This is the new Hyundai ix20
It shares a great deal with sister car the Kia Venga
The ix20 has the Nissan Note and the Citroen C3 Picasso in its sights
Performance is acceptable but modest: it is not as good as the Note for example
Rear cabin space is impressive; better than a Volvo XC90
The interior is also good quality with simple, robust materials
There's nothing that seems low rent about the ix20
If you fold the rear seats flat you can accommodate 1486 litres of luggage - more than some estates
It comes with a choice of 1.4-litre petrol, 1.6-litre petrol and 1.4-litre diesel engines
All of which are given a stop-start system
The Hyundai ix20 is perfect for drivers looking for a high quality, practical and small car with a sensible price tag
What is it?
The latest offering from meteoric car-maker Hyundai – a compact MPV called the ix20 – and a car with which the firm deserves even greater success.
Over the last two years, on the back of the scrappage success of the i10 city car, Hyundai has doubled its share of the UK car market.
This year it looks like selling more than 60,000 cars in Britain: more than Fiat, Mazda, possibly Honda too.
The recipe for that success is simple: offer cars that are just as good as those of the established volume players, and in some cases better. Back them up with a great warranty. And make them outstanding value: not cheap, just good value.
Fathered by that philosophy, the ix20 has the likes of the Citroen C3 Picasso and Nissan Note in its sights.
It comes from the firm’s Nosovice plant in the Czech Republic, and shares a great deal with sister car the Kia Venga.
However, Hyundai makes the Venga for Kia, not the other way round – and as we’ll come to later, that fact allows Hyundai UK to price the ix20 even more competitively than the Kia.
What’s it like?
There is almost nothing that seems low rent about the ix20. Like the ix35 it’s handsomely styled, and has a decent quality cabin with simple, robust materials.
It’s very practical too. Hyundai loudly proclaims that, thanks to sliding rear seats, you’ll find more rear cabin space in here than in the back of a Volvo XC90. Even large adults won’t want for head- or legroom.
If you fold the rear seats flat you can accommodate 1486 litres of luggage, which is more than you get in some medium-sized estates.
All that’s missing is a folding front passenger seat for very long loads and a little extra oddment storage.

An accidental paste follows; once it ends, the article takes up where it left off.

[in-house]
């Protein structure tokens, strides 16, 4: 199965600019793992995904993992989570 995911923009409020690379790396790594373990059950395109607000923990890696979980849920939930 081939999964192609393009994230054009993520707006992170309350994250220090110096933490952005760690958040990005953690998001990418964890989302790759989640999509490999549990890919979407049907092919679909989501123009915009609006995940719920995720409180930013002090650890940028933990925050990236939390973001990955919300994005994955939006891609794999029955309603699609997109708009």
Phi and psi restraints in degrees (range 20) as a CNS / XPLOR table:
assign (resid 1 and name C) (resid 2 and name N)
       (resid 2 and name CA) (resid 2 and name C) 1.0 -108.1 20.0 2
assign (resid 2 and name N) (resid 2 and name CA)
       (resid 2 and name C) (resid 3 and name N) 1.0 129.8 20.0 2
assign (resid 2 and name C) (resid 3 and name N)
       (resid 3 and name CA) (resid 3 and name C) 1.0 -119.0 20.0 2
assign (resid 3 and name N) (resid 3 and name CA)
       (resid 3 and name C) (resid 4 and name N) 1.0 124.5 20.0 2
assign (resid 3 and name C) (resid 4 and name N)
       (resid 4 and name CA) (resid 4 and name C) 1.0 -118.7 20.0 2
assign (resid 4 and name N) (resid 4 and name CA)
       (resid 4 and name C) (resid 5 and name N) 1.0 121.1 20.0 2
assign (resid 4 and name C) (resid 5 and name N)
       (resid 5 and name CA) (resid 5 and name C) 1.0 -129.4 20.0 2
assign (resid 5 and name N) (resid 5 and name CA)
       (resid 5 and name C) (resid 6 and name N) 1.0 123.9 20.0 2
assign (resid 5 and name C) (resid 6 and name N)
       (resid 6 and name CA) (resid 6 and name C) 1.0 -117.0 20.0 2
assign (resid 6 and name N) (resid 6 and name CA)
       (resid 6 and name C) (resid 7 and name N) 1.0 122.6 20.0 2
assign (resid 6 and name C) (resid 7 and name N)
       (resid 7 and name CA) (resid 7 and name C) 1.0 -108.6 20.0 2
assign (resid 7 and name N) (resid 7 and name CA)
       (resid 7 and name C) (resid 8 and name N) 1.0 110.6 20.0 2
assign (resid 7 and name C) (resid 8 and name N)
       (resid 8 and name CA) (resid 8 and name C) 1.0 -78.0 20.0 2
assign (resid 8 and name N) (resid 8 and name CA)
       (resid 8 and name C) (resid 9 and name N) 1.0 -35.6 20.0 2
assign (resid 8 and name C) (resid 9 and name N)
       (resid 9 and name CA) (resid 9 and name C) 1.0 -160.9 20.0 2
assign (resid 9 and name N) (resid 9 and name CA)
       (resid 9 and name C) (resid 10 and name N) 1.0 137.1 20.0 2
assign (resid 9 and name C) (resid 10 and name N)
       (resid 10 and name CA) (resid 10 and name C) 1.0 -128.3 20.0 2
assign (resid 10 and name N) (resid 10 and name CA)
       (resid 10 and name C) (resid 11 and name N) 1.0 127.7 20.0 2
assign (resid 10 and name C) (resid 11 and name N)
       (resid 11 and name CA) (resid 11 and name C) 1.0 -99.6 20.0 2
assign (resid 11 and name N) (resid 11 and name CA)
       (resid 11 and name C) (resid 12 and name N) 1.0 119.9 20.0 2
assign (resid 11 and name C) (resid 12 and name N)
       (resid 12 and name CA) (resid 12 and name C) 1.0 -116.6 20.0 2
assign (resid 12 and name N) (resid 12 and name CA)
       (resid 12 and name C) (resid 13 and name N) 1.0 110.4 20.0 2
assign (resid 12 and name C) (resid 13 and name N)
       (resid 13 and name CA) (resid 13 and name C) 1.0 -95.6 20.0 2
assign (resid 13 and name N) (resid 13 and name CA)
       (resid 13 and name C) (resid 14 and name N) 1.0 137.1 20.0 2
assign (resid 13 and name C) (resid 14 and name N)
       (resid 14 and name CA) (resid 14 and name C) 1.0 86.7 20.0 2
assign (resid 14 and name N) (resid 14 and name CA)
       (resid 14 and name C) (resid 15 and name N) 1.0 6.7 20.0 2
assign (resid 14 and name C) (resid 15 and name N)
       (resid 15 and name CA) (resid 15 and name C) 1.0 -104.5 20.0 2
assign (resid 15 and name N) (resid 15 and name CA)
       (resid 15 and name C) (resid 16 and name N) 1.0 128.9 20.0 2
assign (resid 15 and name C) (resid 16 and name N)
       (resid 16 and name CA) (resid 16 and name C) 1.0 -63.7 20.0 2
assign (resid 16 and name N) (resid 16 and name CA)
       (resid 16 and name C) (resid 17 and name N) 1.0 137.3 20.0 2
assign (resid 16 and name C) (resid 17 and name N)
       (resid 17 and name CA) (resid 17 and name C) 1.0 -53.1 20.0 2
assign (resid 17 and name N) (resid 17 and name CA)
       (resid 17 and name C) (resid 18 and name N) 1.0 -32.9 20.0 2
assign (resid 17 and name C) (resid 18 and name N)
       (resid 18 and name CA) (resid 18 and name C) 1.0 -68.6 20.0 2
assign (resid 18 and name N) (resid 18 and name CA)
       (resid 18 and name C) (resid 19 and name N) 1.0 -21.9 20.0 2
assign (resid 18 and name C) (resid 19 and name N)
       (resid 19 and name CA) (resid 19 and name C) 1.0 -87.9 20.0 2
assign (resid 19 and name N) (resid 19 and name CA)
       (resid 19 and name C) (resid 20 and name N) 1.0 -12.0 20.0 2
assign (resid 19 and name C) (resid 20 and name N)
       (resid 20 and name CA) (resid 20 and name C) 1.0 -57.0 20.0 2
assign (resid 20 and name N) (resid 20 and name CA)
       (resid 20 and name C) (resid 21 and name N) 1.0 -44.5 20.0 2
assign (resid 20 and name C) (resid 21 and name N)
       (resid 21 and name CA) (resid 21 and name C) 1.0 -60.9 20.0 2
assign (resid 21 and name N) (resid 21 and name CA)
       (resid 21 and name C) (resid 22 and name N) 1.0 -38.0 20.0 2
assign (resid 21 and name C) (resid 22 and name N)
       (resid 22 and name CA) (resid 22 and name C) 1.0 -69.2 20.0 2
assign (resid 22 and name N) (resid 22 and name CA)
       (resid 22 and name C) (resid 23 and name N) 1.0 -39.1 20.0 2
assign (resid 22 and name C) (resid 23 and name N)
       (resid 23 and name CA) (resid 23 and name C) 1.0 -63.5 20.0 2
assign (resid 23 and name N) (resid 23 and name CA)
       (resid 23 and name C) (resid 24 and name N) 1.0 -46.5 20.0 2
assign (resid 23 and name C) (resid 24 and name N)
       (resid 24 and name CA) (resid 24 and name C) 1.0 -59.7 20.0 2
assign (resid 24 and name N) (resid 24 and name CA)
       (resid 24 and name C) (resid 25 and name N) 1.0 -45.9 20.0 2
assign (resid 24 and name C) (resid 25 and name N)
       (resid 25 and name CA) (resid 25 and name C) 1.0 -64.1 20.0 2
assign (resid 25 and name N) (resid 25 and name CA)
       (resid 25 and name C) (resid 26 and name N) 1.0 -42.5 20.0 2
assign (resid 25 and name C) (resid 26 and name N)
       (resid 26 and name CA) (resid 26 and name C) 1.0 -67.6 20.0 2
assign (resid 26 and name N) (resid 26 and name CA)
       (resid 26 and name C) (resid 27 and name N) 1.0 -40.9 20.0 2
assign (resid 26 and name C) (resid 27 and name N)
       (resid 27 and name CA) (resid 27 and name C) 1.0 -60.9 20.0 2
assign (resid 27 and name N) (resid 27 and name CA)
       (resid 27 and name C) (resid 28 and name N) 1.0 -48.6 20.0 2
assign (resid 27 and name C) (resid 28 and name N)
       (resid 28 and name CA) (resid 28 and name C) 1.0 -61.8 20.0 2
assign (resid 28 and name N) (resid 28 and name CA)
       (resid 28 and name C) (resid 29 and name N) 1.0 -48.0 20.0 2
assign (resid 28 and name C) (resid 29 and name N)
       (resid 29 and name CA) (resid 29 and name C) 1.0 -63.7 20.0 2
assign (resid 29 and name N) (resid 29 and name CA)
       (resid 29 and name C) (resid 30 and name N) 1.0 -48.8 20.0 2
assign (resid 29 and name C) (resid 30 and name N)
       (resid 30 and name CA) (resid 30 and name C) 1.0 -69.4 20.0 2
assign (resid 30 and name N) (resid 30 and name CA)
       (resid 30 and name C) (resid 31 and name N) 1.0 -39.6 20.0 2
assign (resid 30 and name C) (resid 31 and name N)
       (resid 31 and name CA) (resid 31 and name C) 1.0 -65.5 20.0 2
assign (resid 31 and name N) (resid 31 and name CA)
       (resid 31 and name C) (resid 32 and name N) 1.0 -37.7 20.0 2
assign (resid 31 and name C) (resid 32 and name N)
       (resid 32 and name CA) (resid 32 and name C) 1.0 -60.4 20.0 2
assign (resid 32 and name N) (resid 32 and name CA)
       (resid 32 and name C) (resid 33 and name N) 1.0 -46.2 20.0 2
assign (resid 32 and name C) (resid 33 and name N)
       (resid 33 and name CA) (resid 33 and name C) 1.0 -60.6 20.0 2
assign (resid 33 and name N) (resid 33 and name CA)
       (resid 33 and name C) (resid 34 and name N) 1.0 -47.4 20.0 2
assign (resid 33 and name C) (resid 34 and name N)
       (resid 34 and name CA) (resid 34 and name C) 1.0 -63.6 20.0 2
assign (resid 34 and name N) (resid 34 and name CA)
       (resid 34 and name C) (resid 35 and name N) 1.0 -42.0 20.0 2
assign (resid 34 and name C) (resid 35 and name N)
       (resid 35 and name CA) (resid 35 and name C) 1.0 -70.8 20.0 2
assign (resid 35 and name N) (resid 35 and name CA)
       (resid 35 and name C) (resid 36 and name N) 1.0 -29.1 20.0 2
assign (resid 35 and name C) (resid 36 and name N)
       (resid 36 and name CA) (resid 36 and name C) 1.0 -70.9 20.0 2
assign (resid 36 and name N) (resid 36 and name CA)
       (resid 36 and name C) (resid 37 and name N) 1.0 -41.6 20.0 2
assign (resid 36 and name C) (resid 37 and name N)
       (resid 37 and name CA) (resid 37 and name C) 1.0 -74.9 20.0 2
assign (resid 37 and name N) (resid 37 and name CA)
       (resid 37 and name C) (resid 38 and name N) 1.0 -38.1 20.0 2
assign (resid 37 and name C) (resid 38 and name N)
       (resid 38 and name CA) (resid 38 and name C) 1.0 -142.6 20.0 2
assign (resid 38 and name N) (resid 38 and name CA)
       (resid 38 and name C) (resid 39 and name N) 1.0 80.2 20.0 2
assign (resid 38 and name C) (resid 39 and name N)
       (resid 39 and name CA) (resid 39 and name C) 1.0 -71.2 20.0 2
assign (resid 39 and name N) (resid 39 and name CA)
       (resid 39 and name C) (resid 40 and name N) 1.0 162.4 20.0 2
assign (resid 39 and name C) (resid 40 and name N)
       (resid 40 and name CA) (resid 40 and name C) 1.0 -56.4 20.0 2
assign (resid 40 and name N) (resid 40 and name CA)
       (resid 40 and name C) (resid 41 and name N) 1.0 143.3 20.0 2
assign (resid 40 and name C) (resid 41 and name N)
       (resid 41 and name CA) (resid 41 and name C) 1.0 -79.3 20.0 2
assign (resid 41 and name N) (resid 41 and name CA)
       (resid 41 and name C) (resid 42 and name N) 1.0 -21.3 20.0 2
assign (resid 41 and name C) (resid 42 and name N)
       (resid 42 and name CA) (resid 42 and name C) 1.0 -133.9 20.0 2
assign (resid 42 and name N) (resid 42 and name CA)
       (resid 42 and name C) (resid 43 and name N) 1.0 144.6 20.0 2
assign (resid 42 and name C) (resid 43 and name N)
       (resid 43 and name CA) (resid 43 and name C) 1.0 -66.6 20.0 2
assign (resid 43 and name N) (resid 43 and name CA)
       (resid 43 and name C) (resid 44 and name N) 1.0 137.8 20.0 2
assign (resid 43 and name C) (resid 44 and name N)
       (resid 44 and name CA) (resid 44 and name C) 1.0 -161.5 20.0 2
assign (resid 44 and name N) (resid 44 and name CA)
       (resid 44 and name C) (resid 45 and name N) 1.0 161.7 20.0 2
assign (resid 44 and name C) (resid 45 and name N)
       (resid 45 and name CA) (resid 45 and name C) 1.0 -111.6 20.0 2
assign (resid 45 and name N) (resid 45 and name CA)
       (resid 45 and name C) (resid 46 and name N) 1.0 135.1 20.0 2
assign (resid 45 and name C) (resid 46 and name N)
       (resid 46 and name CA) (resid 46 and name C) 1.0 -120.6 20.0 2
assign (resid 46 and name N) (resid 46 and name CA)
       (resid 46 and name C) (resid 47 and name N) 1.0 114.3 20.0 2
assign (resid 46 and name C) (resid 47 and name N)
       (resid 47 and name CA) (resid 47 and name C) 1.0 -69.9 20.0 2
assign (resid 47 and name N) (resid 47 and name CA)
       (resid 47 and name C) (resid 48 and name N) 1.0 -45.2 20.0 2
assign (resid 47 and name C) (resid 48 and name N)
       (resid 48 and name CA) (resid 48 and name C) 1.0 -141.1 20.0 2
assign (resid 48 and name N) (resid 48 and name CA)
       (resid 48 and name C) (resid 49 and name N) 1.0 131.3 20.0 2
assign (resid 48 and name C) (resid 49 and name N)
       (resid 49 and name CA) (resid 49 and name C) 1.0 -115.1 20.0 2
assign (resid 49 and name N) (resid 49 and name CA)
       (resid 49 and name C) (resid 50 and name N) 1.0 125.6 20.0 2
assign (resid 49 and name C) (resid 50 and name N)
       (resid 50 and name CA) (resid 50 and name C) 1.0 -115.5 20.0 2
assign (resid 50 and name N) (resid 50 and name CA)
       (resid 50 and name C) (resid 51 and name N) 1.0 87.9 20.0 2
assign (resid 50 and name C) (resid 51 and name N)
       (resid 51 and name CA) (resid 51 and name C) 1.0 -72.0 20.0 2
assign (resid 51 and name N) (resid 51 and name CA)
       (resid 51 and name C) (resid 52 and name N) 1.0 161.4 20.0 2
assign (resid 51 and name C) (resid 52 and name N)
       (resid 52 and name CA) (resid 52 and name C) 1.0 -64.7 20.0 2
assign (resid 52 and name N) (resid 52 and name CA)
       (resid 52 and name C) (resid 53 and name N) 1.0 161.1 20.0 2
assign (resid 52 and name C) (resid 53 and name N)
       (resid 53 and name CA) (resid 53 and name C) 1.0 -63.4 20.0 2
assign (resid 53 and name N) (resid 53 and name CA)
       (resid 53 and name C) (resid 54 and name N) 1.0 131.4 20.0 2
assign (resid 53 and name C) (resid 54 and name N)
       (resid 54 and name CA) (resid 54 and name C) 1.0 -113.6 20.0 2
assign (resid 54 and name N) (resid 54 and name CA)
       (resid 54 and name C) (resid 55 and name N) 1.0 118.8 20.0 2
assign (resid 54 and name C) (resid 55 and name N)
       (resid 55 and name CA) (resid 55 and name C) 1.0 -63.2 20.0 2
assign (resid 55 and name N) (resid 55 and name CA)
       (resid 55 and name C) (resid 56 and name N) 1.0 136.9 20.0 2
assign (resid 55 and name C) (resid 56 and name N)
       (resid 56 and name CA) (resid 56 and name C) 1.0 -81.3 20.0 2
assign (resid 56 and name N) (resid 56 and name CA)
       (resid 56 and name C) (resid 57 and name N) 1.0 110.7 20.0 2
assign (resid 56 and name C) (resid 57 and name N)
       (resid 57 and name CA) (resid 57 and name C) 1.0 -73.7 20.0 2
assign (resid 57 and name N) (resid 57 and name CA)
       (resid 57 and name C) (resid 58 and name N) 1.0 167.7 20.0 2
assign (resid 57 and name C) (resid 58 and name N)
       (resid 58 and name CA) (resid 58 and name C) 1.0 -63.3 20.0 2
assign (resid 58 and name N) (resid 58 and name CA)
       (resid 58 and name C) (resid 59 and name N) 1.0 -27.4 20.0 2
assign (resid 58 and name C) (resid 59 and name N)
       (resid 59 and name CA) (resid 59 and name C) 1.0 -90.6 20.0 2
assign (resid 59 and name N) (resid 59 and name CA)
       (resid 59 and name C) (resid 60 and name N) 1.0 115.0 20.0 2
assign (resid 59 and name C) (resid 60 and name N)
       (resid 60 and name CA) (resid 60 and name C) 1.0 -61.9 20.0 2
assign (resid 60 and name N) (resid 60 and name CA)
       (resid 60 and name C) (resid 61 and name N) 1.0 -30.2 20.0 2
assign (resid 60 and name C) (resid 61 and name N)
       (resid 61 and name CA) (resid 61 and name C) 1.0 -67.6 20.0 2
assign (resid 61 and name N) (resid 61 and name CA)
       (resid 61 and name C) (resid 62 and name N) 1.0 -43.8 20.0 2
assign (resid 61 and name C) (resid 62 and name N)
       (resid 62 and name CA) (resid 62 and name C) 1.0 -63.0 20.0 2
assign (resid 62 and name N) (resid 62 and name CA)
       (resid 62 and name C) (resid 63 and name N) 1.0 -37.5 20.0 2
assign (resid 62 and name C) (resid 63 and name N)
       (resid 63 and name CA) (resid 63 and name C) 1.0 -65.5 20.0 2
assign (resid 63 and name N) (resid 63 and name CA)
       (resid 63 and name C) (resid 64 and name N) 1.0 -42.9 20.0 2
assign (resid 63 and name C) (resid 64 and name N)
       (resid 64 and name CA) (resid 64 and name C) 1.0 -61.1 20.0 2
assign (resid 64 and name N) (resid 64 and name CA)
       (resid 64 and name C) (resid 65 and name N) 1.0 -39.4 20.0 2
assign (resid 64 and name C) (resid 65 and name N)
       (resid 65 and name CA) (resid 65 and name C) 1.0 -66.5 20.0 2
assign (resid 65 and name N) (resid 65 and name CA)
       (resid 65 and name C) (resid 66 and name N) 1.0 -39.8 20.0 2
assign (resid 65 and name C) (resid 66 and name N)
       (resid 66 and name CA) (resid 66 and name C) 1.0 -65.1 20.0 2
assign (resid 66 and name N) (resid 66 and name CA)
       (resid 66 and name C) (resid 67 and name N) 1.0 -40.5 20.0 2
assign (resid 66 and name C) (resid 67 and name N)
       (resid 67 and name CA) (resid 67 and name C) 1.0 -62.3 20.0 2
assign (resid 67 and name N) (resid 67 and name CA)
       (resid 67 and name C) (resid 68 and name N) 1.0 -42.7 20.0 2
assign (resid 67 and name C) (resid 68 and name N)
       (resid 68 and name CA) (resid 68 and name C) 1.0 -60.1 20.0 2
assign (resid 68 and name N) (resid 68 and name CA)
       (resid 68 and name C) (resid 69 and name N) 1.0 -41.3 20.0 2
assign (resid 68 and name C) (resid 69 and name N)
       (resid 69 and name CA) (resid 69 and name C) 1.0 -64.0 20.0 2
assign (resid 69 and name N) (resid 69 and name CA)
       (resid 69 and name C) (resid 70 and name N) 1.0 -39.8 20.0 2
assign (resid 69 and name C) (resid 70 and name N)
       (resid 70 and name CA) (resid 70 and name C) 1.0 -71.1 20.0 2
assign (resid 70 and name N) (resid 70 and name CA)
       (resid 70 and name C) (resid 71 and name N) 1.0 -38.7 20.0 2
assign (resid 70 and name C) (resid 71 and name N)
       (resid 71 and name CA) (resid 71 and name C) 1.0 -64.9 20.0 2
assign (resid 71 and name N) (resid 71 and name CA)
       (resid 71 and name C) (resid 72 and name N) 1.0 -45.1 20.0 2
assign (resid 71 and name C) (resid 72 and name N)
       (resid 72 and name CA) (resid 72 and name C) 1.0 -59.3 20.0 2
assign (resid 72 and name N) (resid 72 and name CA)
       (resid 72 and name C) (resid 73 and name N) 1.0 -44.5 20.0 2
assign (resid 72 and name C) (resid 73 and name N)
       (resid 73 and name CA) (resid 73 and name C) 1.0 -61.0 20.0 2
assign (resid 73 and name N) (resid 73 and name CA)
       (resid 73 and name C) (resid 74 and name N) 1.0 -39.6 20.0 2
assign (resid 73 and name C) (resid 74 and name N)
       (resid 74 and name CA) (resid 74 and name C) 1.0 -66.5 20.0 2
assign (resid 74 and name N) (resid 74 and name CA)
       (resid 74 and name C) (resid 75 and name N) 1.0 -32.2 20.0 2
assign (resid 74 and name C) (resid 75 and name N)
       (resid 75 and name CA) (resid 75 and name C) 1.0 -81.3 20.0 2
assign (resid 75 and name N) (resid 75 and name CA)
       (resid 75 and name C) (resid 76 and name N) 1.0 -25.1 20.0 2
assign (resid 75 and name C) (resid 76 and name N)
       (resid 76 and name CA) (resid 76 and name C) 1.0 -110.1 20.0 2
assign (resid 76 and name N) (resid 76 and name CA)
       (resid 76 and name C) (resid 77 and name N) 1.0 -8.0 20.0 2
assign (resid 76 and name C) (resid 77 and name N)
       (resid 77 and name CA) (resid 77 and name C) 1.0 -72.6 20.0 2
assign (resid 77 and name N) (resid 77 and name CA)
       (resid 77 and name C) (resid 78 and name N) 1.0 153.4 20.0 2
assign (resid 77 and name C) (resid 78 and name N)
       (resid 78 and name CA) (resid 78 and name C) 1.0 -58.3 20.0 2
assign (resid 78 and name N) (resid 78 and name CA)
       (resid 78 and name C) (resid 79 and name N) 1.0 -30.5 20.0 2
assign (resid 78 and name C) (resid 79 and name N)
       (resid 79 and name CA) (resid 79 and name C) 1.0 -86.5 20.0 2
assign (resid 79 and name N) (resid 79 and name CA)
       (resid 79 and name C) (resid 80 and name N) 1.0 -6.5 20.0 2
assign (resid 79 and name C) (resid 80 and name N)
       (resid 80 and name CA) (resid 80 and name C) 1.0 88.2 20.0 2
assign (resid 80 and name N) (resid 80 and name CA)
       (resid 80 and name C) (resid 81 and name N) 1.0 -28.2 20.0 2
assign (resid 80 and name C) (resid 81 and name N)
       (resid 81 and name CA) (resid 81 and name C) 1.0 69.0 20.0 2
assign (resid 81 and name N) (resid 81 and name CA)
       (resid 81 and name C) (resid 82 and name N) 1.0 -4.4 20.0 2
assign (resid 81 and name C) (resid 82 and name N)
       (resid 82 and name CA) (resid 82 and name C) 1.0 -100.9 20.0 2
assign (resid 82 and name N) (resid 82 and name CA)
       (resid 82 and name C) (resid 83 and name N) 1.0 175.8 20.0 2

Like its Kia Venga sister model, the ix20 comes with a choice of 1.4-litre petrol, 1.6-litre petrol and 1.4-litre diesel engines – but unlike in the Venga, even the cheapest 1.4-litre petrol gets a fuel-saving engine start-stop system.
Test drives in both 1.4s revealed a car with a quiet, compliant chassis that’s perfectly suited to town use.
Mechanical refinement isn’t quite as good as we’d hoped. Hyundai’s four-cylinder diesel engine is gruff above 2500rpm and a little laggy below, but its petrol option is quieter and more responsive.
Thanks to that ISG it’s a genuine 50mpg car too, and the only petrol-engined car in the class to qualify for a £90-a-year tax disc.
There’s little on offer from the ix20 for interested drivers.
Performance is acceptable but modest, the steering system feels a little vague and inconsistently weighted, and the car lacks handling precision and body control at bigger cross-country speeds.
Such things aren’t likely to bother most mini-MPV drivers, of course – but for the record, the Nissan Note is a more engaging car to drive.
Should I buy one?
If you like a bargain, absolutely. The ix20 should cost less than £11,500, and gets ESP, air conditioning and USB connectivity as standard.
A 1.4-litre Nissan Note has a lower basic price, but fit it with the same kit, extend the warranty to five years, and you’ll find it becomes a £12,000 car that’s still less practical and economical than the ix20.
The Nissan, like pretty much every other mini-MPV, will also cost more to insure.
Cars like the Citroen C3 Picasso and new Vauxhall Meriva offer more space than this car, but at a considerable price.If you’d rather have a practical supermini that still feels small, that’s very well packaged and fit for purpose, and that you won’t have to pay a big car price for, this Hyundai comes highly recommended.
Hyundai ix20 1.4 Classic
Price: £11,395 (tbc); Top speed: 104mph; 0-62mph: 12.9sec; Economy: 50.4mpg; Co2: 130g/km; Kerbweight: 1268kg; Engine: 4 cyls, 1396cc, petrol; Power: 89bhp at 6000rpm; Torque: 101lb ft at 5000rpm; Gearbox: 5-spd manual